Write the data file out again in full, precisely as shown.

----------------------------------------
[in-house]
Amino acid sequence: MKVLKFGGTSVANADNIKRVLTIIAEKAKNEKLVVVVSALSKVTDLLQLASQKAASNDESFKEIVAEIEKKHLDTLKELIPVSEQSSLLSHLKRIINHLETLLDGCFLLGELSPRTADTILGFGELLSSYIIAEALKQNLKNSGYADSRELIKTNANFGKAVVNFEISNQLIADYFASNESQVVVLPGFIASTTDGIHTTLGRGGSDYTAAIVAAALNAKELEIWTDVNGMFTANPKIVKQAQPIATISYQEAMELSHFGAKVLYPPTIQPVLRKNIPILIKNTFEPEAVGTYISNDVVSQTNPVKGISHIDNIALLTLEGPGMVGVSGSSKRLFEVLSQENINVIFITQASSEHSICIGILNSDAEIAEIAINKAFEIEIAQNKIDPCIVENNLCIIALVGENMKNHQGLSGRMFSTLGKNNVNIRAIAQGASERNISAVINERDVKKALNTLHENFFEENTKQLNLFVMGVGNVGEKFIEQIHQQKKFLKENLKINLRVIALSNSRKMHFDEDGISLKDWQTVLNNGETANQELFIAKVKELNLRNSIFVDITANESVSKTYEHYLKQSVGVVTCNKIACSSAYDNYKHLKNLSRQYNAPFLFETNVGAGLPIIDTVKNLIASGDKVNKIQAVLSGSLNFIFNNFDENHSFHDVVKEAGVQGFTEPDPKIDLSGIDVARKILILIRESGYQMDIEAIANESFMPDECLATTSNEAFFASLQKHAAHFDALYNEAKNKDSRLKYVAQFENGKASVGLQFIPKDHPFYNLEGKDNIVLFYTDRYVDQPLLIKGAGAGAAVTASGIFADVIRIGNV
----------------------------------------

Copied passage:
[in-house]
Amino acid sequence: MKVLKFGGTSVANADNIKRVLTIIAEKAKNEKLVVVVSALSKVTDLLQLASQKAASNDESFKEIVAEIEKKHLDTLKELIPVSEQSSLLSHLKRIINHLETLLDGCFLLGELSPRTADTILGFGELLSSYIIAEALKQNLKNSGYADSRELIKTNANFGKAVVNFEISNQLIADYFASNESQVVVLPGFIASTTDGIHTTLGRGGSDYTAAIVAAALNAKELEIWTDVNGMFTANPKIVKQAQPIATISYQEAMELSHFGAKVLYPPTIQPVLRKNIPILIKNTFEPEAVGTYISNDVVSQTNPVKGISHIDNIALLTLEGPGMVGVSGSSKRLFEVLSQENINVIFITQASSEHSICIGILNSDAEIAEIAINKAFEIEIAQNKIDPCIVENNLCIIALVGENMKNHQGLSGRMFSTLGKNNVNIRAIAQGASERNISAVINERDVKKALNTLHENFFEENTKQLNLFVMGVGNVGEKFIEQIHQQKKFLKENLKINLRVIALSNSRKMHFDEDGISLKDWQTVLNNGETANQELFIAKVKELNLRNSIFVDITANESVSKTYEHYLKQSVGVVTCNKIACSSAYDNYKHLKNLSRQYNAPFLFETNVGAGLPIIDTVKNLIASGDKVNKIQAVLSGSLNFIFNNFDENHSFHDVVKEAGVQGFTEPDPKIDLSGIDVARKILILIRESGYQMDIEAIANESFMPDECLATTSNEAFFASLQKHAAHFDALYNEAKNKDSRLKYVAQFENGKASVGLQFIPKDHPFYNLEGKDNIVLFYTDRYVDQPLLIKGAGAGAAVTASGIFADVIRIGNV